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Paraparesis and incontinence

Paraparesis (paralysis of both legs) is usually due to a spinal cord problem. This may be congenital, as in spina bifida, or acquired (e.g. following trauma, infection or malignancy). Some causes are treatable if diagnosed early (e.g. TB of the spine). Burkitt’s lymphoma with paraparesis is a sign of advanced disease and is often associated with a poor prognosis. Both thorough clinical assessment to estab- lish the level of the lesion, and reassessment to look for changes, are essential. Any suspected space-occupying lesion needs surgical advice.

TABLE 4.2.C.3 Problems in children with cerebral palsy


Problem

Action

Visual and hearing impairment

Refer to appropriate specialist

Epilepsy

Anti-epileptic drugs

Contractures

Physiotherapy and (rarely) surgery

Dislocation of hips

Surgery to relieve pain

Feeding difficulties, failure to thrive

Monitor intake

Correct positioning for feeding Increase energy content of food Consider gastro-oesophageal reflux

Recurrent aspiration

Close attention to feeding position, pacing of feeds, and positioning

Respiratory infections

Antibiotics

Gastro-oesophageal reflux

Feed thickener (starch), H2-receptor antagonist (e.g. ranitidine) or proton- pump inhibitor (e.g. omeprazole)

Exclude oesophageal stricture and/ or aspiration

Constipation

Diet and stool softeners

Learning difficulties

Additional help with education



Many children with paraparesis will suffer preventable complications unless carers and staff are aware of the risks of the following:

O Poor nutrition: many children with paraparesis find it difficult to eat and drink. They need good food to enable them to withstand infection, keep their muscles from wasting, prevent constipation and maintain good skin.

O Contractures: all joints need to be moved through their full range of movement to prevent contractures develop- ing. If the child has presented late and contractures are already established, a programme of gradual passive stretching may help to improve the range of movement.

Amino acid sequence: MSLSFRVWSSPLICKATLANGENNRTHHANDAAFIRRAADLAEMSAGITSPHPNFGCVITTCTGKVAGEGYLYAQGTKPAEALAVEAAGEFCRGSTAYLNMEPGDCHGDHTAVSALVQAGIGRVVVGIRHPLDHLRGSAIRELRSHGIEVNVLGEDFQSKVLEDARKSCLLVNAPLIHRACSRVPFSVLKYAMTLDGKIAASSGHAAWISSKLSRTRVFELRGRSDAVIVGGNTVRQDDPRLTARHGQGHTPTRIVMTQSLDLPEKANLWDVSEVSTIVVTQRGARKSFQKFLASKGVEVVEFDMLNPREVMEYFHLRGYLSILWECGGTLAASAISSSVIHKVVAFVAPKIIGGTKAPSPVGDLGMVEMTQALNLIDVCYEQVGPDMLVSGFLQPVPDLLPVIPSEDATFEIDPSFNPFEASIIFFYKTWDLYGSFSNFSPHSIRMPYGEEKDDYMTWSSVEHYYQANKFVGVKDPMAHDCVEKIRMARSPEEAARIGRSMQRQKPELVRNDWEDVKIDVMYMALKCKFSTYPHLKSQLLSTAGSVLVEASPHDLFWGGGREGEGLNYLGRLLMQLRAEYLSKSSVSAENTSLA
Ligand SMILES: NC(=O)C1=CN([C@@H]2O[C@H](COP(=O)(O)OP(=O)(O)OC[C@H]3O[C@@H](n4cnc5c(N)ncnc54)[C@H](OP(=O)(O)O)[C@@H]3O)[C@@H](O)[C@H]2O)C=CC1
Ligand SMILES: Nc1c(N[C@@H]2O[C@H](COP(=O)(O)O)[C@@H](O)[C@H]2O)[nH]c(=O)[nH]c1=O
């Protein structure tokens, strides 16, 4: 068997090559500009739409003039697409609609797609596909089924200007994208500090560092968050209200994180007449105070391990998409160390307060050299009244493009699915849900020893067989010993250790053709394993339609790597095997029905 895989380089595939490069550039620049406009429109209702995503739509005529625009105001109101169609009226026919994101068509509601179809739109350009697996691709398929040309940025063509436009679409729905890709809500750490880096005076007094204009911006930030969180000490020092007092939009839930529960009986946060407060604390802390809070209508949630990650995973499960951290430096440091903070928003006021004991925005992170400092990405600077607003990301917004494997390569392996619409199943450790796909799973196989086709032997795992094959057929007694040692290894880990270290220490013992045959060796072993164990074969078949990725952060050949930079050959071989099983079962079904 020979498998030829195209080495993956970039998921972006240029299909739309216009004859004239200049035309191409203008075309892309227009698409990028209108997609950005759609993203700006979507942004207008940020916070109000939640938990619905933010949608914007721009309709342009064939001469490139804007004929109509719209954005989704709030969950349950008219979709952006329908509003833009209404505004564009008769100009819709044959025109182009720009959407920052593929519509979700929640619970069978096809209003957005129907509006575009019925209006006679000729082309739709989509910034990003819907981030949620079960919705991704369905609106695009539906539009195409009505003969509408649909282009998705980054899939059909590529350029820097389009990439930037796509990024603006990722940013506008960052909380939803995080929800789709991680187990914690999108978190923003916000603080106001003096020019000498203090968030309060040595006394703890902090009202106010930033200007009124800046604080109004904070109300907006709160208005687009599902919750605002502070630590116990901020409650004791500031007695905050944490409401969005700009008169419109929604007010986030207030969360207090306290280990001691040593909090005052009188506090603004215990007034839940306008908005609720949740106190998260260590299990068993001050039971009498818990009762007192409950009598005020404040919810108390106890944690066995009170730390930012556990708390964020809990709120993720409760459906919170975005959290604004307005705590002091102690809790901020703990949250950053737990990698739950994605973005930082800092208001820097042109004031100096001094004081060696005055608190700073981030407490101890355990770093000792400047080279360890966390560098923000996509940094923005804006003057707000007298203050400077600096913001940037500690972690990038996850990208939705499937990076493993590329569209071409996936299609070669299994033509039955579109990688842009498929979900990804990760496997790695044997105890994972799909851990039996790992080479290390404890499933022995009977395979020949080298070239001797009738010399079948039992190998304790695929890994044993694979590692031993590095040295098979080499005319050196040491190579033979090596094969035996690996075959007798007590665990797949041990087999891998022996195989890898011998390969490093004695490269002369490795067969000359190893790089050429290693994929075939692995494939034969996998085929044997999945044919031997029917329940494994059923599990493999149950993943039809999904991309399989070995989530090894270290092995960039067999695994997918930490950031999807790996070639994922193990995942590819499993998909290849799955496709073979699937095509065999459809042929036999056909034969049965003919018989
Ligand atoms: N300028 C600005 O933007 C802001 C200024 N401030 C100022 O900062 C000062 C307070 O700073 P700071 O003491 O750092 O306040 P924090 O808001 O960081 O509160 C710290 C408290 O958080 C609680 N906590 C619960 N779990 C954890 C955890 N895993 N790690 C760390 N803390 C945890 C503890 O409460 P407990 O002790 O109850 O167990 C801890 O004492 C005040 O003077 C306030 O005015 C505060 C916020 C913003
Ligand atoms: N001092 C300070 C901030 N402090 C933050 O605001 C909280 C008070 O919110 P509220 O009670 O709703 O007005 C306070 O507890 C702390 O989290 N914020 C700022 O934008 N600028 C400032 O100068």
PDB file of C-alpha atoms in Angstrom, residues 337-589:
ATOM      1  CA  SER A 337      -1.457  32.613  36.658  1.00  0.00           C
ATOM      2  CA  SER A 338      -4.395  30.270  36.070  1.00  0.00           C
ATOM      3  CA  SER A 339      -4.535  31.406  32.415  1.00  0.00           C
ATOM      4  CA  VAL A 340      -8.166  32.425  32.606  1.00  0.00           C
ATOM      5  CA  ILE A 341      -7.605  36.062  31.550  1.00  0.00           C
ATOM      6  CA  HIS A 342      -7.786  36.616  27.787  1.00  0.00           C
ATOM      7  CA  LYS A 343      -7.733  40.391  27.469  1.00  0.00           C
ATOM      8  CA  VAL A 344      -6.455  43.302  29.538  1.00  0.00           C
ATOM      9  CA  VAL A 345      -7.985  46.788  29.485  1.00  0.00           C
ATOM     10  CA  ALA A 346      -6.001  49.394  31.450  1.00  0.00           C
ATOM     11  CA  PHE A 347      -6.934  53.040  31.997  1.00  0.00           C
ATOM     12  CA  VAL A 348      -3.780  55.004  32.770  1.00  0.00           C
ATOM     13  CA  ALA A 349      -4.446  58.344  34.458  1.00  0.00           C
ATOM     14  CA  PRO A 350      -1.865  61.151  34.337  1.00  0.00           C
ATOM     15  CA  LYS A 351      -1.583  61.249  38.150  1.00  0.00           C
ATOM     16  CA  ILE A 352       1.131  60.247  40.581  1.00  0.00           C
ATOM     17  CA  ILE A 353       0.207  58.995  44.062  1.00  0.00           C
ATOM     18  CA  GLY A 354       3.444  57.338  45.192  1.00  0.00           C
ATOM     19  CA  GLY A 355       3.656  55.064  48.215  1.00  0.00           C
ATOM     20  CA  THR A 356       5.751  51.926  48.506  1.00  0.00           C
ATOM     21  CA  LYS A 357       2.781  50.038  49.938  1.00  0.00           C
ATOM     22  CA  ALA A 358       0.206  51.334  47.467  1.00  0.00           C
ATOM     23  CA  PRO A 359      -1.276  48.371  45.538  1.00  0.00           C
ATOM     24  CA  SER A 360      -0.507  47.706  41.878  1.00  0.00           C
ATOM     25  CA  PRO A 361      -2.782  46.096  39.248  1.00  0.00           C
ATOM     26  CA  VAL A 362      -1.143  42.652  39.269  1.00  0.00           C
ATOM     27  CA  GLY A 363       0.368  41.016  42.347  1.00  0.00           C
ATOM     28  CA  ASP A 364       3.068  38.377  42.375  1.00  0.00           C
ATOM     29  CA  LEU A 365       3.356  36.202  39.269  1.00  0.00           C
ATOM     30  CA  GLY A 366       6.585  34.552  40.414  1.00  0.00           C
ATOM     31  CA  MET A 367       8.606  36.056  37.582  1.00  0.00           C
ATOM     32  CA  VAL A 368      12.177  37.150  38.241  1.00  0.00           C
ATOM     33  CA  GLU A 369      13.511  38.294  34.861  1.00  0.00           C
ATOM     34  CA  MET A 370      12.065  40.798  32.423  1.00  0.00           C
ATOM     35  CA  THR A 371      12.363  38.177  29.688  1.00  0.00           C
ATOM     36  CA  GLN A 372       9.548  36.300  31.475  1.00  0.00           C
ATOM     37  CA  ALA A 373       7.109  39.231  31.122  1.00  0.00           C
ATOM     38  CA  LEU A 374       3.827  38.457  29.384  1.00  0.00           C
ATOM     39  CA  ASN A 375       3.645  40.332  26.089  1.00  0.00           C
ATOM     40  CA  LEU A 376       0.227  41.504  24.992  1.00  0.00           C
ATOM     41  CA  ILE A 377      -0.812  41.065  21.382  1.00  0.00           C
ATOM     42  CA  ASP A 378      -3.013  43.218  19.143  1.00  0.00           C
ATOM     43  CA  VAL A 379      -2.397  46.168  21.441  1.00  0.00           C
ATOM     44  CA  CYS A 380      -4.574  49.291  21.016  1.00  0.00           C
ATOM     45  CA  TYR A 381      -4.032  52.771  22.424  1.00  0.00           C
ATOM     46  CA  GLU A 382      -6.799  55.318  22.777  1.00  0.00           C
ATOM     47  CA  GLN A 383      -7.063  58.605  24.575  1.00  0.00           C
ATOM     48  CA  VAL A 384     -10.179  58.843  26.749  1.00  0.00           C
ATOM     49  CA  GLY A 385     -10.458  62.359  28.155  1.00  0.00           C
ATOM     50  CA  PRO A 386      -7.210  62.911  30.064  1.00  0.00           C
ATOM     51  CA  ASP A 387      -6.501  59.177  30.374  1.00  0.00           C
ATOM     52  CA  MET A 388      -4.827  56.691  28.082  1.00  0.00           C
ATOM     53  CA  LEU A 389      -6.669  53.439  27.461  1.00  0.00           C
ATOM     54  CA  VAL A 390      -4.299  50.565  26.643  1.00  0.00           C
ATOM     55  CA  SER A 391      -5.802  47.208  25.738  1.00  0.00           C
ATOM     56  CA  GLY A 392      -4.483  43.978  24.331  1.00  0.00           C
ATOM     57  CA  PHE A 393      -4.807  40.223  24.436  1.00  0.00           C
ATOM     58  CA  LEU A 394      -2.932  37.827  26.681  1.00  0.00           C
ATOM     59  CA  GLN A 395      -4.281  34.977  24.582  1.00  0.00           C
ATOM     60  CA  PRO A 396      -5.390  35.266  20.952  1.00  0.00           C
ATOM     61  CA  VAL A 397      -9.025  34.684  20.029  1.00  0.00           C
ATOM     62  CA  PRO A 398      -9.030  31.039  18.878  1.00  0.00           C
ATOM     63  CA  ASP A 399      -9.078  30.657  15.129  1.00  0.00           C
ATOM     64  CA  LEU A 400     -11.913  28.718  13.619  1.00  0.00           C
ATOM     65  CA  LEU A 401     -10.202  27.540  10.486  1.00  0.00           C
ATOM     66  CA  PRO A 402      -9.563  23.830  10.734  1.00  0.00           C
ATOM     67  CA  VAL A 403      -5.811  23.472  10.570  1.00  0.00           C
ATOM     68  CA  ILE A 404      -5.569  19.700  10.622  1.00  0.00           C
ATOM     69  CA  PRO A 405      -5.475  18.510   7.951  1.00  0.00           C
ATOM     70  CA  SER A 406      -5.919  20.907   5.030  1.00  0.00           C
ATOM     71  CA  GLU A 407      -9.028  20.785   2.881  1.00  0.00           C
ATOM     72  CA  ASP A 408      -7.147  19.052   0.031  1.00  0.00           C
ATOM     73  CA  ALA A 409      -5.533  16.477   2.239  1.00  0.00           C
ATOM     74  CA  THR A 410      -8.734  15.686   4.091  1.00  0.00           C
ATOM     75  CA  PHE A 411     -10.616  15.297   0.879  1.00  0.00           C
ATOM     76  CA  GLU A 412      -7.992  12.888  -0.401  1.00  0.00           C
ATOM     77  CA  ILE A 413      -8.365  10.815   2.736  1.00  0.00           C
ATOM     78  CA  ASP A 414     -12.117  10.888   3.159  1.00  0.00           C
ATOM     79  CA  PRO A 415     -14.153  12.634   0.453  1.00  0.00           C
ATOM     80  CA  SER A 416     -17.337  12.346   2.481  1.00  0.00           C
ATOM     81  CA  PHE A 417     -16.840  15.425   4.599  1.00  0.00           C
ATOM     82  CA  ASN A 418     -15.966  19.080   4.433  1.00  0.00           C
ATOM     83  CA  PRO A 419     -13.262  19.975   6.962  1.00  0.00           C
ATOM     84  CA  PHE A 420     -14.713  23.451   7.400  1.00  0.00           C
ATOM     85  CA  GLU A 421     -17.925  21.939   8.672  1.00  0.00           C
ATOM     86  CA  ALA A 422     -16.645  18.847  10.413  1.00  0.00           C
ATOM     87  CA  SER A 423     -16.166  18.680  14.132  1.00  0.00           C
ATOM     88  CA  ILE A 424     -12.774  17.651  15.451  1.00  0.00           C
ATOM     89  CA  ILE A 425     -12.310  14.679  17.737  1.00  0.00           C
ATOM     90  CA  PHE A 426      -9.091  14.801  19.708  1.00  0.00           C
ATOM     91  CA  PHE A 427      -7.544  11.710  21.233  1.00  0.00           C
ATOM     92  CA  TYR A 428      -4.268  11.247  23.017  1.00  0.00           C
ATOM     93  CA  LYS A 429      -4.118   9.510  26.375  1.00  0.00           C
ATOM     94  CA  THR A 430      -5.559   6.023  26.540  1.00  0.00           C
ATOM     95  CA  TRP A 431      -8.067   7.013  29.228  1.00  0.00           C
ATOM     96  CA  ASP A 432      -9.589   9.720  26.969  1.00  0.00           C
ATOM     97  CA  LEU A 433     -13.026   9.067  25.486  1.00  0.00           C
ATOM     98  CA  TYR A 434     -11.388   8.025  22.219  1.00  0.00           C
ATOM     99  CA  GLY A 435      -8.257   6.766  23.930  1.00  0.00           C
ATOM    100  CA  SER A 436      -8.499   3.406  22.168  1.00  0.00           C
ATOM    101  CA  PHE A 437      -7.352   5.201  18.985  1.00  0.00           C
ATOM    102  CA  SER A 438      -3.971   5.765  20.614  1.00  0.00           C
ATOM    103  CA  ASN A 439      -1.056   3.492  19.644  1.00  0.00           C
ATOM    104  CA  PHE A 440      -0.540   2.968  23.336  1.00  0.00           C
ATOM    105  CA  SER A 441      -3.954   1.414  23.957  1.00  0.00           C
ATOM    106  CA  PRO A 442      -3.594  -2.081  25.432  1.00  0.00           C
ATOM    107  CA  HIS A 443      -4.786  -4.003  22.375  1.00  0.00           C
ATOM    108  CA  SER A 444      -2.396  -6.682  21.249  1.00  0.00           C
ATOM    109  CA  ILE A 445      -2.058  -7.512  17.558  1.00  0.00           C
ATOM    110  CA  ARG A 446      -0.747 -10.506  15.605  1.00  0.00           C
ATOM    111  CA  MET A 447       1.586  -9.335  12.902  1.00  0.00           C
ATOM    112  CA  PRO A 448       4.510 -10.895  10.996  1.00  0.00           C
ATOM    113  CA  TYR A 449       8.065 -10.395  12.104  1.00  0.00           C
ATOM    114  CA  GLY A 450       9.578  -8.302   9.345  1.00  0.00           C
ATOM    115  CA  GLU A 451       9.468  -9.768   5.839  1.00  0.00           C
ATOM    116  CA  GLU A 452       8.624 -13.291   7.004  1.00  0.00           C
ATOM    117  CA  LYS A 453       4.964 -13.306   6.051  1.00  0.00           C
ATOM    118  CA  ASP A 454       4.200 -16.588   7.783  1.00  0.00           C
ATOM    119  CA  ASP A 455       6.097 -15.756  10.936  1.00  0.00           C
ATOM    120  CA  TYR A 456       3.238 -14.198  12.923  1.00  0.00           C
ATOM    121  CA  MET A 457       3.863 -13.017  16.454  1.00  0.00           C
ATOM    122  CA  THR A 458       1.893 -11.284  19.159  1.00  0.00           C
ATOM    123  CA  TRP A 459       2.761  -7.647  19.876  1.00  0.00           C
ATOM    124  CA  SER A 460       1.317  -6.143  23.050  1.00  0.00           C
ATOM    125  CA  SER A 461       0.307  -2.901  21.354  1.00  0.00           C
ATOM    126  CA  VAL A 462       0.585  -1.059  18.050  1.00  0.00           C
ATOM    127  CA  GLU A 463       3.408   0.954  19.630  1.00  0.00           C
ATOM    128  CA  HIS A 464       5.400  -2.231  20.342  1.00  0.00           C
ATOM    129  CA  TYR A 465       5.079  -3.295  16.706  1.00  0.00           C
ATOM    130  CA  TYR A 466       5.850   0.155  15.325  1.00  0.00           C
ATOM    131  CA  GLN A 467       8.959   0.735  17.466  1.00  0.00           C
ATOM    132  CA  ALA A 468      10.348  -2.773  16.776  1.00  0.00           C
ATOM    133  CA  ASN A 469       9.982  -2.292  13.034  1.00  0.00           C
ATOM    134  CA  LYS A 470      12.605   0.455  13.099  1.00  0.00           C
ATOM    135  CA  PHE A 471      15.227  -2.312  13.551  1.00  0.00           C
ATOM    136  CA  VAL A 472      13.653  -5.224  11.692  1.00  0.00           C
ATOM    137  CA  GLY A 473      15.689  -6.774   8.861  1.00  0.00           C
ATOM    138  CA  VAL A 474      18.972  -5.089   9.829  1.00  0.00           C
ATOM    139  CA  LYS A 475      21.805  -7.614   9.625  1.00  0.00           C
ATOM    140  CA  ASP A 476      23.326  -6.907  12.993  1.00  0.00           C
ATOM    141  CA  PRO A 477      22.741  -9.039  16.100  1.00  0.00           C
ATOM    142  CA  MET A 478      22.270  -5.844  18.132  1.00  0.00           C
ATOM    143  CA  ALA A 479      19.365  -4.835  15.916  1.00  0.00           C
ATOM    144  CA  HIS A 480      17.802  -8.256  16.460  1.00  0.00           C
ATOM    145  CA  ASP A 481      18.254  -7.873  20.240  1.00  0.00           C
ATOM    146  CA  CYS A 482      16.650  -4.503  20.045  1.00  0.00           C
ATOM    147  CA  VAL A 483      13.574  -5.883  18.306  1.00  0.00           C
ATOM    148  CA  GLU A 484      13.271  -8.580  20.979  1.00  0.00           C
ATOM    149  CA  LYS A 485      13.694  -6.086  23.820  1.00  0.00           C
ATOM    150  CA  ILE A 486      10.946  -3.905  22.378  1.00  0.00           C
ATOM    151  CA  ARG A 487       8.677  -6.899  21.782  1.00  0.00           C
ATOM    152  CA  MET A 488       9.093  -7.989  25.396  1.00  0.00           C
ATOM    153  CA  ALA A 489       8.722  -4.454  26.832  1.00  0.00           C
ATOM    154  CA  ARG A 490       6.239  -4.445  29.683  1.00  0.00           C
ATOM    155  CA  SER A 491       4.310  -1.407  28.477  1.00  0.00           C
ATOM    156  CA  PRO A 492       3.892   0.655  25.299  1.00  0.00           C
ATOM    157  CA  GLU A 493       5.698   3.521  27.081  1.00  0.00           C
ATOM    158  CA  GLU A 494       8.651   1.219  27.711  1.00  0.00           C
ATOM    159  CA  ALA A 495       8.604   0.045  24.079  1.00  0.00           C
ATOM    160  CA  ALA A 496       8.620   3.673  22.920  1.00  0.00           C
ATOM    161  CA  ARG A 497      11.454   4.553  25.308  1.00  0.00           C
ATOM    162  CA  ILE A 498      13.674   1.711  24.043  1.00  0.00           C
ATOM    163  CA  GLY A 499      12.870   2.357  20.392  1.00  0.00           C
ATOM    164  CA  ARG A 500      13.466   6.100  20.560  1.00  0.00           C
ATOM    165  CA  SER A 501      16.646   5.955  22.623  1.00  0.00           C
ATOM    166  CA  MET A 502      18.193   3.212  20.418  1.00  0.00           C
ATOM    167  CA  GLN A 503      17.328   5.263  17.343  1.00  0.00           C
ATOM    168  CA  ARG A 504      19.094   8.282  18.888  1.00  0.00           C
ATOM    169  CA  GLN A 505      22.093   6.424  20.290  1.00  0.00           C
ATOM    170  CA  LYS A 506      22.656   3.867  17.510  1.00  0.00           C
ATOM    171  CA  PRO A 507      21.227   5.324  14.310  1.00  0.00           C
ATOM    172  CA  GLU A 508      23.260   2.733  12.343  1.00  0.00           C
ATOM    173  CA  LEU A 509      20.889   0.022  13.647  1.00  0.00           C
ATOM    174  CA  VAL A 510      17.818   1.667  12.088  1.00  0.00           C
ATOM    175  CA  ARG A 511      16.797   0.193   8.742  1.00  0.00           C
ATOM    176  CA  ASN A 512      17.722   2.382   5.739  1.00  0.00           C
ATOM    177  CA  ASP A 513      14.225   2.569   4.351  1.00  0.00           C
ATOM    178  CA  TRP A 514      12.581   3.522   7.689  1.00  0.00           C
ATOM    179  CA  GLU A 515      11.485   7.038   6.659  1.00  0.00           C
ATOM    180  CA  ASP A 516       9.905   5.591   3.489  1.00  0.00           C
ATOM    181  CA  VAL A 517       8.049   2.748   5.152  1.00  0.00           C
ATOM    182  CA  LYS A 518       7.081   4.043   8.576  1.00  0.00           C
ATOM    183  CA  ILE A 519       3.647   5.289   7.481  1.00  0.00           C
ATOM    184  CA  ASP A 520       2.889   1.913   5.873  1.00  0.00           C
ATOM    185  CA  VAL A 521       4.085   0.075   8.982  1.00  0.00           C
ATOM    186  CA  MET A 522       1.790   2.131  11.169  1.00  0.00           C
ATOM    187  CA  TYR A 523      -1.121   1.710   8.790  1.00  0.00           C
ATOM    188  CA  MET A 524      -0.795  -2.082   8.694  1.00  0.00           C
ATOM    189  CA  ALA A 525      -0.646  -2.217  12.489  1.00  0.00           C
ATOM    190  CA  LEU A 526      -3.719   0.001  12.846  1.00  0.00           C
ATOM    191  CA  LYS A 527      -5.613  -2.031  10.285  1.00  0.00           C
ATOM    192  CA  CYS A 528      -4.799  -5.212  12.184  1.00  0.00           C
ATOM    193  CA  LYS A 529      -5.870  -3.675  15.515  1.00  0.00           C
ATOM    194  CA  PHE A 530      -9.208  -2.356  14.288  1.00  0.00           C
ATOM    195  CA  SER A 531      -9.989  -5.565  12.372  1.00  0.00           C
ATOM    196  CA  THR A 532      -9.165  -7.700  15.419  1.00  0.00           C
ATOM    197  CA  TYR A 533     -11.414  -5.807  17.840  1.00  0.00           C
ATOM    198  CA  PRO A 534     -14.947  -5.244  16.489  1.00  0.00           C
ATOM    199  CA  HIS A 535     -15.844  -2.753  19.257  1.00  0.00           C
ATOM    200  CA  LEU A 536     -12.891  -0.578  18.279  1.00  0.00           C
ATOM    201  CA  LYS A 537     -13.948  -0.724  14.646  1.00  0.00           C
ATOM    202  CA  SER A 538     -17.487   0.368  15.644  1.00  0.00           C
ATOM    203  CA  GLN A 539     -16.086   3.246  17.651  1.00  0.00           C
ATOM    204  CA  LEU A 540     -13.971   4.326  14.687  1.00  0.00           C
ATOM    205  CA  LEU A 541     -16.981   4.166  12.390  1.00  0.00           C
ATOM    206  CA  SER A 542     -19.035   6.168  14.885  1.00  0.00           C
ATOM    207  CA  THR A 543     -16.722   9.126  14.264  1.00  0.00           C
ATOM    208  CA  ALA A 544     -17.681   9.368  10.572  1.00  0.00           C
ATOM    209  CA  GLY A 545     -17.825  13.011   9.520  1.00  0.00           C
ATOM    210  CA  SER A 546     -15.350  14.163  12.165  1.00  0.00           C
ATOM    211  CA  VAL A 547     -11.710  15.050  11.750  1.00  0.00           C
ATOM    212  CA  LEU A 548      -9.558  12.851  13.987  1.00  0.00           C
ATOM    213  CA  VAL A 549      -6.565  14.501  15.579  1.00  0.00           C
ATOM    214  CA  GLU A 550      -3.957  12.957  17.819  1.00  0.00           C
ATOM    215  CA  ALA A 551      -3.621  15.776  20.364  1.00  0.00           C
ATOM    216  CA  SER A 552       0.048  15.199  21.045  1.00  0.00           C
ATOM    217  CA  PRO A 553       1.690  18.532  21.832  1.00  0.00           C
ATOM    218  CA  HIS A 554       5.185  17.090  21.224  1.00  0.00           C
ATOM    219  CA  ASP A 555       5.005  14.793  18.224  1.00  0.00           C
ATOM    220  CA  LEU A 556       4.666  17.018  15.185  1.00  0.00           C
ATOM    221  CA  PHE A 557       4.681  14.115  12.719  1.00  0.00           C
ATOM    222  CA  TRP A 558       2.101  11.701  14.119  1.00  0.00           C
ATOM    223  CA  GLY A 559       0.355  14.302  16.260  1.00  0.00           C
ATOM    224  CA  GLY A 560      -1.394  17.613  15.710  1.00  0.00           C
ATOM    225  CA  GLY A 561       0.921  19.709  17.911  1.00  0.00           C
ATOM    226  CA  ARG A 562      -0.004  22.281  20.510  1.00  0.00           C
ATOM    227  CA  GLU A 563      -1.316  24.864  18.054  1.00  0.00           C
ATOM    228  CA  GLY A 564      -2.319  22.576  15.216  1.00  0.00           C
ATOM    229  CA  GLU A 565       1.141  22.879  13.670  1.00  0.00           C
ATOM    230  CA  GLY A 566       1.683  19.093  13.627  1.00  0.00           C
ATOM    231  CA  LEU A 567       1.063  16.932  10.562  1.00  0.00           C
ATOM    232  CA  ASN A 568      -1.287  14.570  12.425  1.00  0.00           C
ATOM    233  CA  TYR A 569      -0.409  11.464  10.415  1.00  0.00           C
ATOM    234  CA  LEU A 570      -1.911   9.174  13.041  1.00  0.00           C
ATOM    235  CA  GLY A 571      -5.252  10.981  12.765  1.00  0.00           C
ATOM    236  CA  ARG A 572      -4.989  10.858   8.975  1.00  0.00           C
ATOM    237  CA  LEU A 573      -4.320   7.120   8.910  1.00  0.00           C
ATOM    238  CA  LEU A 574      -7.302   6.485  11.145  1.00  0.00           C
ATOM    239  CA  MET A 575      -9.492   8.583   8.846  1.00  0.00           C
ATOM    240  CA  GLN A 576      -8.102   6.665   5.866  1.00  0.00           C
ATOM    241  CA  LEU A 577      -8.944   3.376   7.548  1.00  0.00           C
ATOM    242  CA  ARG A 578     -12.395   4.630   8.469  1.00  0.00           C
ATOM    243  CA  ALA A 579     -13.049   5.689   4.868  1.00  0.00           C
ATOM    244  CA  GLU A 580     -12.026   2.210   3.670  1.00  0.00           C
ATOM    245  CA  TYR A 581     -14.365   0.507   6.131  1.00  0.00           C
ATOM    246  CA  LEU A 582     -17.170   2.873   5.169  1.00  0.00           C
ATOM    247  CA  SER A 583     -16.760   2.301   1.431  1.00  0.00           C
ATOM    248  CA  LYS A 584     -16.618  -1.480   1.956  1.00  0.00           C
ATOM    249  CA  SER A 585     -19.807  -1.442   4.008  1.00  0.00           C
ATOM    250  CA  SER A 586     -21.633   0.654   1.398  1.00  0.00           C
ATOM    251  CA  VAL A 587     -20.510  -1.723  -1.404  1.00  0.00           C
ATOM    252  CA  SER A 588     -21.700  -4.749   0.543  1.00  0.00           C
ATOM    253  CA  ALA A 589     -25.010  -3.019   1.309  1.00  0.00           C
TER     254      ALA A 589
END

O Pressure sores: these are prevented by ensuring that the child is moved regularly. The child can often learn to do this by using their arms and upper body strength to pull on a suspended strap or ring to move their own position. The child can use a mirror to inspect their own skin to look for sore patches. Established pressure sores take a long time to heal. They must therefore be kept clean and free from pressure.


Rehabilitation should start immediately, but will depend on whether the child’s spine is stable. A creative approach to mobility, using locally available materials (see Disabled Village Children by David Werner), is more likely to succeed than waiting for sophisticated rehabilitation equipment to be purchased.

Incontinence is usually associated with paraparesis, and can be both socially and medically disastrous. Some children have neuropathic bladders which are usually full, empty incompletely and may lead to reflux nephropathy, hydronephrosis and renal damage. These children need intermittent clean catheterisation to prevent back pressure and infection. Clean catheterisation may be required up to every 3 or 4 hours. This technique can be easily learned by


a carer or by the older child. Other children have bladders that are not full and which empty themselves frequently. These children are at less medical risk of kidney prob- lems, but it is much more difficult to enable them to be socially dry without complex surgery to enhance the size of the bladder.

Most children with bowel continence problems associ- ated with paraparesis will be constipated due to their relative immobility. A healthy diet and plenty of fluids will prevent constipation. Bowel evacuation in young children is often managed by abdominal massage. Older children can learn to use a Shandling catheter, which is a plastic tube that is passed up the rectum for a washout of the bowel contents with saline.


Learning difficulties and developmental delay 

O Children who do not meet their expected developmental milestones should be assessed for possible causes.

O Some children have specific learning difficulties and may be assumed to have general learning difficulties unless they are carefully assessed. Full psychological assessment is helpful (if available).

O Treatable causes (e.g. hypothyroidism, abuse/neglect, malnutrition, anaemia, etc.) should be ascertained. Problems such as autism and attention deficit disorder, with or without hyperactivity, should be documented.

O In planning services for these children, social and educational involvement is essential.


 

Severe learning difficultiesAutism and communication disorders

  

 

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